Policy support needed for post-LDC benefits | The Daily Star
12:00 AM, May 29, 2019 / LAST MODIFIED: 12:00 AM, May 29, 2019

Policy support needed for post-LDC benefits

Planning minister says at UN ESCAP event

Additional policy and financial support should be provided to the least developed countries during their development status graduation, as the advancement takes away the benefits they used to enjoy as an LDC, Planning Minister MA Mannan said yesterday.

With the economic graduation, Bangladesh may also lose access to duty- and quota-free schemes and specific preferential rules of origin the country now enjoys, he said.

“Major impacts are also expected under the trade related aspect of intellectual property rights agreement, the agreement on agriculture and the agreement on subsidies and countervailing measures,” he added.

Mannan spoke while addressing a penal discussion on sustainable development goals (SDGs) at the 75th annual conference of United Nations Economic and Social Commission for Asia and the Pacific (ESCAP) in Bangkok, Thailand.

He said Asia-Pacific Countries with Special Needs Development Report 2019 of the UN ESCAP has rightly pointed out that the international community’s role would be to provide more support to countries that were poised to graduate in the years to come.

So, there is no other option other than building a partnership to design or develop incentive packages aiming at furthering the development of the LDCs, he stated.

“We seriously need to prepare a concrete proposal with comprehensive incentive package without any delay to support pre and post-graduation phases under an institutional mechanism at regional and global level,” suggested Mannan.

“Among them, the preferential market access based on lower tariffs and the duty- and quota-free arrangement should be continued for sometimes after graduation to support the government and especially the private sector.”

Mannan said Bangladesh would lose access to or priority in training and capacity building opportunities at various international institutions.

He said although Bangladesh has been able to achieve considerable structural transformation in recent decades, not too many LDCs have been that fortunate.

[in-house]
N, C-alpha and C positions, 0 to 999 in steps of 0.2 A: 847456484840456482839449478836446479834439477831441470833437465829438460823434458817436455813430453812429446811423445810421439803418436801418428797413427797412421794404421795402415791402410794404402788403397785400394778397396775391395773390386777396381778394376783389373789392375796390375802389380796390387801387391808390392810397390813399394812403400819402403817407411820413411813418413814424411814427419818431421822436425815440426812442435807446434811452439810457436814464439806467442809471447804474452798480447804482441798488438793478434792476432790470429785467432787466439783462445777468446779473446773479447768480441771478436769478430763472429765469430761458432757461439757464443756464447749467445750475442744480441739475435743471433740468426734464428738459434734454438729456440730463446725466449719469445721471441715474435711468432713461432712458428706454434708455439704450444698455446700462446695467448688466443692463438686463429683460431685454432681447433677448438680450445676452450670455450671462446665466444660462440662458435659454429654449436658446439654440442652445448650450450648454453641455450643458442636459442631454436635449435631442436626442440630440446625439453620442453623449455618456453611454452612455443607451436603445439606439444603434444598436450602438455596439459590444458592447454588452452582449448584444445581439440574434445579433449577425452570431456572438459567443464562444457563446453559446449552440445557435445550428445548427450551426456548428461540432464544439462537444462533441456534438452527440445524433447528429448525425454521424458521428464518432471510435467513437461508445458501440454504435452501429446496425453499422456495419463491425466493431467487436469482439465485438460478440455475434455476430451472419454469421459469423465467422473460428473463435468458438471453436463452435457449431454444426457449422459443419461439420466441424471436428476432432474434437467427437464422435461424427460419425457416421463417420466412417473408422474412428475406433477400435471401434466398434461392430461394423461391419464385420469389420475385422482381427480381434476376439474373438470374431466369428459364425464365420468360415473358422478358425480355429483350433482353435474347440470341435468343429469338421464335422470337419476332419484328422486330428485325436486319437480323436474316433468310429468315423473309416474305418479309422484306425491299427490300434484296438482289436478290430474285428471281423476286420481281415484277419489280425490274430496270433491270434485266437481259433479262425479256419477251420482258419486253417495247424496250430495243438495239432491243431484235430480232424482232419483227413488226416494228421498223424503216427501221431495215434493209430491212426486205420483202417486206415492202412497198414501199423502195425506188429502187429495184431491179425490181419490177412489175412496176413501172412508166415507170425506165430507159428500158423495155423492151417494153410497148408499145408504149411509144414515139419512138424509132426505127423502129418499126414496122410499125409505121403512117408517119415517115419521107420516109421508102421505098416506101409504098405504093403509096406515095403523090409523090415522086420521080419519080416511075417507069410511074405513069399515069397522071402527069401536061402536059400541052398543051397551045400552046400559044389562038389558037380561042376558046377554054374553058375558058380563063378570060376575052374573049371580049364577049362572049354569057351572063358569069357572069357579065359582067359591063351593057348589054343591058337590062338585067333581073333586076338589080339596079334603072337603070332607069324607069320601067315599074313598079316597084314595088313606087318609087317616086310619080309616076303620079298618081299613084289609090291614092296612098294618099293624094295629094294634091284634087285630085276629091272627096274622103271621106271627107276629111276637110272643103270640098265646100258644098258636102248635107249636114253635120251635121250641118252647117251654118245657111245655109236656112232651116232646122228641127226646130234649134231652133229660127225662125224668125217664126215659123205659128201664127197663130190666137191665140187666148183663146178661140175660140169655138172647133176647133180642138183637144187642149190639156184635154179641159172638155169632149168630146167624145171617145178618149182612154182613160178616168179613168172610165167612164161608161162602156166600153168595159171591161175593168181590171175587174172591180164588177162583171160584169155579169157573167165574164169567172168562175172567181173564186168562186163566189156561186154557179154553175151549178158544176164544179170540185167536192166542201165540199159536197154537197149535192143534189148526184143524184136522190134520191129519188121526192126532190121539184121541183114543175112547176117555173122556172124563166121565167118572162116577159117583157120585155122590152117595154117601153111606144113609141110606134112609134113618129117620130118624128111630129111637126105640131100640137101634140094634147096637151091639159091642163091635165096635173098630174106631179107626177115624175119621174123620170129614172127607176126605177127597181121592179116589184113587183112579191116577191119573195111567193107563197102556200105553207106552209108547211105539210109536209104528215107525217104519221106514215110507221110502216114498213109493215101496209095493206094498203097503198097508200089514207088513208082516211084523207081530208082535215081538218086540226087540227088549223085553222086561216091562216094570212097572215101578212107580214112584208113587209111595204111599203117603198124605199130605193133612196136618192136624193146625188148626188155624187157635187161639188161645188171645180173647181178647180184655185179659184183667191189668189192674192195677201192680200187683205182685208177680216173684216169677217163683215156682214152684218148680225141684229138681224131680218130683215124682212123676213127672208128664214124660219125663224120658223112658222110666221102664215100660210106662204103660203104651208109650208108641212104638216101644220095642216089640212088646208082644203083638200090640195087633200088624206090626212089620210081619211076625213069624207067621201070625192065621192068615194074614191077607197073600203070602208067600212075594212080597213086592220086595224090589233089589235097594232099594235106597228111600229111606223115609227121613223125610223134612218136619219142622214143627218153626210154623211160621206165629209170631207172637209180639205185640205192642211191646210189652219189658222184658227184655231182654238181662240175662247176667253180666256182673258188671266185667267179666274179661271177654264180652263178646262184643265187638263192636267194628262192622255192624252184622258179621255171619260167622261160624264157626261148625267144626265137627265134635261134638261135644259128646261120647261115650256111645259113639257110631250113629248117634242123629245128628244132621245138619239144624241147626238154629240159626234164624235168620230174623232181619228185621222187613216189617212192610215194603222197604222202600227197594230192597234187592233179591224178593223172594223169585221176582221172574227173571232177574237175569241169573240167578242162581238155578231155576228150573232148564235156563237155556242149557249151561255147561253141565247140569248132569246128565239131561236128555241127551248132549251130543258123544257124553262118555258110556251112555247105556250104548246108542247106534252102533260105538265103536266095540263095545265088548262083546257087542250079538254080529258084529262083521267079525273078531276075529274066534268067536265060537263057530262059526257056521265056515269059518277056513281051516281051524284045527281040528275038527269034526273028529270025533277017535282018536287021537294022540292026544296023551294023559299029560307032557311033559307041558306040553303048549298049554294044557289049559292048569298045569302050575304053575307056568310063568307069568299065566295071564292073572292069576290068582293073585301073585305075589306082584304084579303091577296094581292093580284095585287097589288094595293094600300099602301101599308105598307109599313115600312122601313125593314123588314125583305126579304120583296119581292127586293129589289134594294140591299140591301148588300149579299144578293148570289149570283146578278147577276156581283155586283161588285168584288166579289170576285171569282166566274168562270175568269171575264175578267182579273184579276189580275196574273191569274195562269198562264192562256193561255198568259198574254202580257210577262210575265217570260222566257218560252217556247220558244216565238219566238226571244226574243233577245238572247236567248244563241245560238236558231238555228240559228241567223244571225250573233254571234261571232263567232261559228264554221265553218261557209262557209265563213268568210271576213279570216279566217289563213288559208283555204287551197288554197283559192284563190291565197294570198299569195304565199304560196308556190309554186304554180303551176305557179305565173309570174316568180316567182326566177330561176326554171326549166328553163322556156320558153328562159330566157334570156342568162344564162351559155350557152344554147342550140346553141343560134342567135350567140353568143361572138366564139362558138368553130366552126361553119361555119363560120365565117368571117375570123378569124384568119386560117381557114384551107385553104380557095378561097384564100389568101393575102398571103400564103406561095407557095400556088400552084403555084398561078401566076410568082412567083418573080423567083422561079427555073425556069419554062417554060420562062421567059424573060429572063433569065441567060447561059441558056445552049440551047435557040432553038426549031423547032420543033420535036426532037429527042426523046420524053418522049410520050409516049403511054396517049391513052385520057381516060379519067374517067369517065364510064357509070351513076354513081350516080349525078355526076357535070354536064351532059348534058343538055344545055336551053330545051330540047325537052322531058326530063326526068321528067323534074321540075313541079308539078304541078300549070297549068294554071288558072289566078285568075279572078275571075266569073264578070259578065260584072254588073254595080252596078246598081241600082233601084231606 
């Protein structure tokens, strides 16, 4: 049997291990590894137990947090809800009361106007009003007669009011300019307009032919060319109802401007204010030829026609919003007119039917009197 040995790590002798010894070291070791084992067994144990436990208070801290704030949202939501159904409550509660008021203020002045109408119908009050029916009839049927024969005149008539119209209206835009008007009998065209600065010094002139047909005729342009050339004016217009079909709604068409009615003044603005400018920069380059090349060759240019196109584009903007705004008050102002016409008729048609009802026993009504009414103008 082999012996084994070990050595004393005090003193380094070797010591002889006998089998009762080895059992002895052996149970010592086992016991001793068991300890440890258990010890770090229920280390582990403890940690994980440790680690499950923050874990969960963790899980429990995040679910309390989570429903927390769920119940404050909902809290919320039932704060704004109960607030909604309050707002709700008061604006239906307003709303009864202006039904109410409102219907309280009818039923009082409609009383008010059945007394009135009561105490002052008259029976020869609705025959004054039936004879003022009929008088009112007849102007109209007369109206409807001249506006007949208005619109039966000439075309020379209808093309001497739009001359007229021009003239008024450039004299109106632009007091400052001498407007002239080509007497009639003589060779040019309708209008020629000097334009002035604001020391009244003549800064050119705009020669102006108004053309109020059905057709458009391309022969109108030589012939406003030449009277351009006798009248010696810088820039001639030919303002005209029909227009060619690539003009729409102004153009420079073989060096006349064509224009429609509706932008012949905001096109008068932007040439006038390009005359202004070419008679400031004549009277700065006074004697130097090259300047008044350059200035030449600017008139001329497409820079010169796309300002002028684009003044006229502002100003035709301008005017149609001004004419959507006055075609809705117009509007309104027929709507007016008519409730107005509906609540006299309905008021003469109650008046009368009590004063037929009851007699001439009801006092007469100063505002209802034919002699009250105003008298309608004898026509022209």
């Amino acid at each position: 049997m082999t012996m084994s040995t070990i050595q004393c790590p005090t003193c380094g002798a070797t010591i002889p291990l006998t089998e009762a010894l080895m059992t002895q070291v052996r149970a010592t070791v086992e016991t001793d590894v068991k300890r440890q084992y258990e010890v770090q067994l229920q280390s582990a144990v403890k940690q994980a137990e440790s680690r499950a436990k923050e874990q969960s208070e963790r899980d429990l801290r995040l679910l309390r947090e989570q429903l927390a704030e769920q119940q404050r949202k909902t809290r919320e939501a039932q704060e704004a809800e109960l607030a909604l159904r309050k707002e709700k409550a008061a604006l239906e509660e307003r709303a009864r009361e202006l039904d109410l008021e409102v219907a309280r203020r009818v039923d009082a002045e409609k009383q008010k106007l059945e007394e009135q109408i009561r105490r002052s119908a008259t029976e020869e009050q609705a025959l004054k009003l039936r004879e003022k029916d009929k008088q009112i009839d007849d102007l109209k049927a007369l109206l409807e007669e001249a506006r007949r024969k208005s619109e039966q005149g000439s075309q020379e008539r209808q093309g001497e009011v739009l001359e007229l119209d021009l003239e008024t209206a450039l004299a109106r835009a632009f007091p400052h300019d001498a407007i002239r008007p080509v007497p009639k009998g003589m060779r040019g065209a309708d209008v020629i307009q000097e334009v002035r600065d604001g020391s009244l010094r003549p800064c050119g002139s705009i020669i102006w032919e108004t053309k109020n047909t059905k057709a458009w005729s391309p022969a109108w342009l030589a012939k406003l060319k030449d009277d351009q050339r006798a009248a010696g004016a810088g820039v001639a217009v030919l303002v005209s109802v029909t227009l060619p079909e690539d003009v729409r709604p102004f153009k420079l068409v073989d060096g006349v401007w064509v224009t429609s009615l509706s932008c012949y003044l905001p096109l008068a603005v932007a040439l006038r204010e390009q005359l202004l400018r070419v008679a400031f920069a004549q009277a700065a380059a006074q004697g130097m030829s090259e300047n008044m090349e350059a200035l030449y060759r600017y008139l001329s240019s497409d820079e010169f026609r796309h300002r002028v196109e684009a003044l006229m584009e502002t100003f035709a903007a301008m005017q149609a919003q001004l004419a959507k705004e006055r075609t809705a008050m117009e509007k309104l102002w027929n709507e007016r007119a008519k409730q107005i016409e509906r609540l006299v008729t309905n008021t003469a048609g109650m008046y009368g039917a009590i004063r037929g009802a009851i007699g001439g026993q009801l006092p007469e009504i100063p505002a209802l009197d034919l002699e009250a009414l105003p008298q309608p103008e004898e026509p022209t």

As a result, the coming years are likely to see a large number of LDCs fulfilling graduation criteria even without substantial progress in socioeconomic performances and structural changes, he said.

“Many of the LDCs are also likely to struggle with growing income inequality and socioeconomic disparity,” said the minister.

According to him, Bangladesh has met the criteria for graduation from least developed country status alongside achieving tremendous socio-economic growth in the last decade.

Bangladesh’s significant success in achieving millennium development goals and strong policy alignment towards the 2030 Agenda has augmented the process of graduation from the LDC status, he said.

However, he said, Bangladesh was quite aware that the result of graduation from LDCs was likely to lead it to encounter the withdrawal of international support measures which were exclusive to LDCs in the coming years.

Mannan apprehended that achieving the SDGs with additional funds seems to be a far cry for the time being.

On the back of it, the LDCs are hardest hit among all the countries when it comes to the adverse impact of climate change without any contribution to the global greenhouse gas emission, the minister pointed out.

On the impact of climate change, the planning minister said Bangladesh was losing around 2 percent of its GDP every year due to climate change and natural disaster as were the other LDCs.

On the sidelines of the conference, Mannan also held a bilateral meeting with Armida Salsiah Alisjahbana, executive secretary of the UN Escap.   

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